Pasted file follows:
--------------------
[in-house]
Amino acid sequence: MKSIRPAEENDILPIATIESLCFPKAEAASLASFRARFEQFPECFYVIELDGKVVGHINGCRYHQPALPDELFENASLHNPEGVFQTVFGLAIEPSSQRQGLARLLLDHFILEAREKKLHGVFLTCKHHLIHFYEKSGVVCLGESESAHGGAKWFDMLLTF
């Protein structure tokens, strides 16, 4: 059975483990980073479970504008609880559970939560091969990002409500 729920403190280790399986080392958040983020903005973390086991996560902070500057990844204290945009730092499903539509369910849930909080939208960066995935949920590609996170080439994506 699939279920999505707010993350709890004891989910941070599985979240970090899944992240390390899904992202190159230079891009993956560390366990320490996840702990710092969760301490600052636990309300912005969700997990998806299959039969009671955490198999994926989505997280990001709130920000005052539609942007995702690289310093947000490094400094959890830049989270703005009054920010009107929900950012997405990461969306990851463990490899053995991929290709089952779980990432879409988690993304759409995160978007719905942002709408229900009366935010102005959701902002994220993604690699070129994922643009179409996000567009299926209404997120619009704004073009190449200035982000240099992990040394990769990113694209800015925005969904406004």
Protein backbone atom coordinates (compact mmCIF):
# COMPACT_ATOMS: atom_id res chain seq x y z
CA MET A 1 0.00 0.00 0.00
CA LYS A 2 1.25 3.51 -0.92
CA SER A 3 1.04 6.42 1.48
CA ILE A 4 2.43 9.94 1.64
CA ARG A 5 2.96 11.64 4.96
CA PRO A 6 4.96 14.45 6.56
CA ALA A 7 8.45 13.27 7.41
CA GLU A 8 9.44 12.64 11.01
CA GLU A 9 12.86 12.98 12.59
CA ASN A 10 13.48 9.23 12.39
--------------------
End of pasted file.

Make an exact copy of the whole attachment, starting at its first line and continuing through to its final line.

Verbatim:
[in-house]
Amino acid sequence: MKSIRPAEENDILPIATIESLCFPKAEAASLASFRARFEQFPECFYVIELDGKVVGHINGCRYHQPALPDELFENASLHNPEGVFQTVFGLAIEPSSQRQGLARLLLDHFILEAREKKLHGVFLTCKHHLIHFYEKSGVVCLGESESAHGGAKWFDMLLTF
């Protein structure tokens, strides 16, 4: 059975483990980073479970504008609880559970939560091969990002409500 729920403190280790399986080392958040983020903005973390086991996560902070500057990844204290945009730092499903539509369910849930909080939208960066995935949920590609996170080439994506 699939279920999505707010993350709890004891989910941070599985979240970090899944992240390390899904992202190159230079891009993956560390366990320490996840702990710092969760301490600052636990309300912005969700997990998806299959039969009671955490198999994926989505997280990001709130920000005052539609942007995702690289310093947000490094400094959890830049989270703005009054920010009107929900950012997405990461969306990851463990490899053995991929290709089952779980990432879409988690993304759409995160978007719905942002709408229900009366935010102005959701902002994220993604690699070129994922643009179409996000567009299926209404997120619009704004073009190449200035982000240099992990040394990769990113694209800015925005969904406004």
Protein backbone atom coordinates (compact mmCIF):
# COMPACT_ATOMS: atom_id res chain seq x y z
CA MET A 1 0.00 0.00 0.00
CA LYS A 2 1.25 3.51 -0.92
CA SER A 3 1.04 6.42 1.48
CA ILE A 4 2.43 9.94 1.64
CA ARG A 5 2.96 11.64 4.96
CA PRO A 6 4.96 14.45 6.56
CA ALA A 7 8.45 13.27 7.41
CA GLU A 8 9.44 12.64 11.01
CA GLU A 9 12.86 12.98 12.59
CA ASN A 10 13.48 9.23 12.39